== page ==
This false equivalency that’s sort of happening, quite frankly, is a weaponization of these instances of allegations when they come forward, is a mistake. As a general matter, are patterns of behavior relevant?

Yes, because well, we do know that the vast majority of perpetrators of sexual assault are repeat offenders. That is a symptom of the condition that leads to someone being a sexual perpetrator — it’s about power.

It’s about the rush that they get from committing those acts and that happens over and over again. And that’s the vast majority. Not all of them though, right? There are no absolutes here.

You worked with Joe Biden. Does this allegation sound like the Joe Biden you know?

Look, I can speak about my experience with Joe Biden, which I’m happy to do. And I certainly did not see this behavior, but there are — I would not presume again to say that is the only fact that anyone should make a decision on because I can only speak to what I know, which is from a certain period of time in a certain moment of time.

One thing that comes up a lot when we talk about weaponization is this idea that there’s an inherent contradiction in what Mr. Biden has said about Christine Blasey Ford and Ms. Reade. Do you think there’s a contradiction there?

What got lost is the difference in circumstance, which was that Christine Blasey Ford deserved the benefit of the doubt in that her allegations should have been taken seriously. The allegations of the other survivors who had something to say about Brett Kavanaugh deserve to be taken seriously.

They all deserve to be investigated, and there was a body that was charged with doing that investigation before they made the decision.

This was one that only the Senate Judiciary Committee had the authority to investigate. And only the U.S. Senate was going to make that lifetime decision on elevating someone to the Supreme Court. What happened instead was the investigation was truncated, her testimony was truncated and controlled in a way that there was not full transparency.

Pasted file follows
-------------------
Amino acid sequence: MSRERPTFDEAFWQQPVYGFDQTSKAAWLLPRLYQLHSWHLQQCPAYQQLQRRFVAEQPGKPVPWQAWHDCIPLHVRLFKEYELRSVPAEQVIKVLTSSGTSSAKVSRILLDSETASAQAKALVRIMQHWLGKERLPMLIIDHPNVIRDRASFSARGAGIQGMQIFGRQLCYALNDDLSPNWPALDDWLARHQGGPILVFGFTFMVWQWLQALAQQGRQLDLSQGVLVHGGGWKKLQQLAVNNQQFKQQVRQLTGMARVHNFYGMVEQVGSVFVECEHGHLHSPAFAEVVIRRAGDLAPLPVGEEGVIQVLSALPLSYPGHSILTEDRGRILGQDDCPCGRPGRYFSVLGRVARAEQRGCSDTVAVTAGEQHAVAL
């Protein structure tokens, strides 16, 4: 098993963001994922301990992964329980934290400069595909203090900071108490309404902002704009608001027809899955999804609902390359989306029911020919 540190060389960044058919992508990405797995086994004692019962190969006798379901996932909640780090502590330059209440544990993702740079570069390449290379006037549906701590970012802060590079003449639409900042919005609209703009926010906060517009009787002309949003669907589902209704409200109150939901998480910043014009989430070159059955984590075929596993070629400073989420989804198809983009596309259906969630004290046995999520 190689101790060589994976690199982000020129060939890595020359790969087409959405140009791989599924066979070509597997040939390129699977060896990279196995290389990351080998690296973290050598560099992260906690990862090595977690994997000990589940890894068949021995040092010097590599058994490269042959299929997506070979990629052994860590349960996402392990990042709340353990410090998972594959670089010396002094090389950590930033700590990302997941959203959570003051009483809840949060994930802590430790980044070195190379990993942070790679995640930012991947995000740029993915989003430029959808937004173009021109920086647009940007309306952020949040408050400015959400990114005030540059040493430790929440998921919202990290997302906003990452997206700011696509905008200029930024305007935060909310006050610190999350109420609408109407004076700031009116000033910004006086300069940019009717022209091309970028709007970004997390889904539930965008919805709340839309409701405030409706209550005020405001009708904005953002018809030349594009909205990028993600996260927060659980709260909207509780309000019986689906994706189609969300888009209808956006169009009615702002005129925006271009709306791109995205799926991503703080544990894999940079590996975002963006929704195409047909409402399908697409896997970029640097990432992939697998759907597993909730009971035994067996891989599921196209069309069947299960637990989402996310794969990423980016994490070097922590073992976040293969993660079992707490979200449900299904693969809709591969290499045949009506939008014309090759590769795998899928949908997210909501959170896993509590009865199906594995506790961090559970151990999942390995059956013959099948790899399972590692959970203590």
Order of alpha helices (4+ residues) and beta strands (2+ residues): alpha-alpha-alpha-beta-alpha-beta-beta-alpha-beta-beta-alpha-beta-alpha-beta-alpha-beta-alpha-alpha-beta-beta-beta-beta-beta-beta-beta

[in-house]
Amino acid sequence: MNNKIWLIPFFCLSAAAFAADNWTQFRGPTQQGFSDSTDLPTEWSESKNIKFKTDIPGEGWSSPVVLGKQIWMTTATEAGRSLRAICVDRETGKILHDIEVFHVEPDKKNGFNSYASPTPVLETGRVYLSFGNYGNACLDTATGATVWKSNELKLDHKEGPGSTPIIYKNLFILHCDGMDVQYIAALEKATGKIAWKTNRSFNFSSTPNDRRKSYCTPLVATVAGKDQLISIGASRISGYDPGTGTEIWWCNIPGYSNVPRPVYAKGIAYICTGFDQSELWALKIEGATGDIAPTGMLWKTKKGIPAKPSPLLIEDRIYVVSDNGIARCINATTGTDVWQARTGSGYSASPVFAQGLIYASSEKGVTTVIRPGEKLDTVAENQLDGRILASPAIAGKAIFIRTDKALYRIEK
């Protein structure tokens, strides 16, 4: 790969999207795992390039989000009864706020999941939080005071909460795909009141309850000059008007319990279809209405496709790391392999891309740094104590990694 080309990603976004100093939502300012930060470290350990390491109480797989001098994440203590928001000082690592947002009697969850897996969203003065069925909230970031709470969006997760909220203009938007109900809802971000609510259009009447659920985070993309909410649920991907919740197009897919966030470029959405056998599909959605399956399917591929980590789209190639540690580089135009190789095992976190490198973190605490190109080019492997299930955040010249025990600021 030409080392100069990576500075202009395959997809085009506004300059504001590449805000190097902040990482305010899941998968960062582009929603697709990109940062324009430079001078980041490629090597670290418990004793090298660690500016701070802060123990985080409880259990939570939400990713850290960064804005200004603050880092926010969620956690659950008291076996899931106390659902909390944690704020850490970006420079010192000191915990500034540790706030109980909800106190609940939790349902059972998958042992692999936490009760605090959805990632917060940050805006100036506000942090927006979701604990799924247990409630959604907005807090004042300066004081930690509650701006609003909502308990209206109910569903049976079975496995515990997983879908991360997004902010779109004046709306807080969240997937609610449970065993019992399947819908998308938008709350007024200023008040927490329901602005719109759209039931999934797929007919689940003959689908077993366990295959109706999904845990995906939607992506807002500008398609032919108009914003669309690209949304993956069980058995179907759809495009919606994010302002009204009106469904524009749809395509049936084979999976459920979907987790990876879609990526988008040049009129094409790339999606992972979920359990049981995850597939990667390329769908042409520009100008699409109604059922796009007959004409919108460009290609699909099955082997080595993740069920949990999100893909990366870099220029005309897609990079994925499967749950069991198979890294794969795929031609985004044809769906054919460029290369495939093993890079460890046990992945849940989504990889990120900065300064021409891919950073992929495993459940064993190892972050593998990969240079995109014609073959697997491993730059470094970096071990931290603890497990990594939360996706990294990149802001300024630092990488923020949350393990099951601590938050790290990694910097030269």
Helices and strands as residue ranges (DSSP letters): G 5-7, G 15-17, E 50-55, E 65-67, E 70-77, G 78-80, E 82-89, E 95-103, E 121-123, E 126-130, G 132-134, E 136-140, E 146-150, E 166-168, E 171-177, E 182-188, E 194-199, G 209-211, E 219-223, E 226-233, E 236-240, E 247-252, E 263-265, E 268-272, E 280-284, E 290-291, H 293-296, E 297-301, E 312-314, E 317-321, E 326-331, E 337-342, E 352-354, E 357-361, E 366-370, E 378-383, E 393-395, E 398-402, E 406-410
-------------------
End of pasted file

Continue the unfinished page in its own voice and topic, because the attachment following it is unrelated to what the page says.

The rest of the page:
There was no reason to rush that nomination through without looking at every piece of evidence that came forward and making sure the American public had access to every piece of that.

That’s the difference. That’s what it means when you say Christine Blasey Ford deserved the benefit of the doubt coming forward as did the other people that came forward with Brett Kavanaugh.

And in this case, you’re calling for the same thing. But there’s no clear body charged with investigating Ms. Reade’s allegation.

That’s exactly it. There’s not an employer. He’s not in the Senate where the ethics committee might do it. So at the end of the day, the employer is essentially the American people, and that’s why we are stuck.

I’m sure for American women, this is frustrating. It’s frustrating, it’s painful. I think we also overlook the real pain that so many women have experienced in their own lives. When they hear this, and this becomes weaponized in a political campaign, the personal pain that people go through when they’re now having to make one of the most important decisions all of us can make as citizens, which is to elect our leaders.

Do you wish the vice president’s male colleagues and allies were pushed to engage on this issue more? Most of the questions are being asked of his female surrogates. Is there something frustrating about that dynamic to you?

Let me tell you, Lisa, that is a pattern that has happened again for decades, if not millenniums. It is women. It is women who are always raising these issues. It is women who are fighting the battles to make sure that sexual violence is addressed, that we have systems and justice in place that people have a right to be heard, and actually also women who have been fighting for fairness in the process. For those who’ve been accused to have process, too.

It’s always women doing it, and yes, men need to step up across the board. Not just in the campaign, but men need to do all the hard work here in leading their companies, in developing their workplaces, in supporting their daughters and their wives and their sisters. We do need that, and we need it across the board.

There’s a decent amount of criticism directed at groups like yours, calling them hypocritical for not immediately responding to Ms. Reade’s allegations. How do you respond to those charges?

What we are trying to do is be thoughtful about what is going on. We’re not going to allow ourselves to be used as a movement, or otherwise, by folks in a political context. This is a long-term fight.

We are going up against literally thousands of years of social norms, about the view of women, and about the view of people who have suffered sexual assault and our views of them. And that’s a long-term fight that we have on our minds, and that’s what we’ll stayed focused on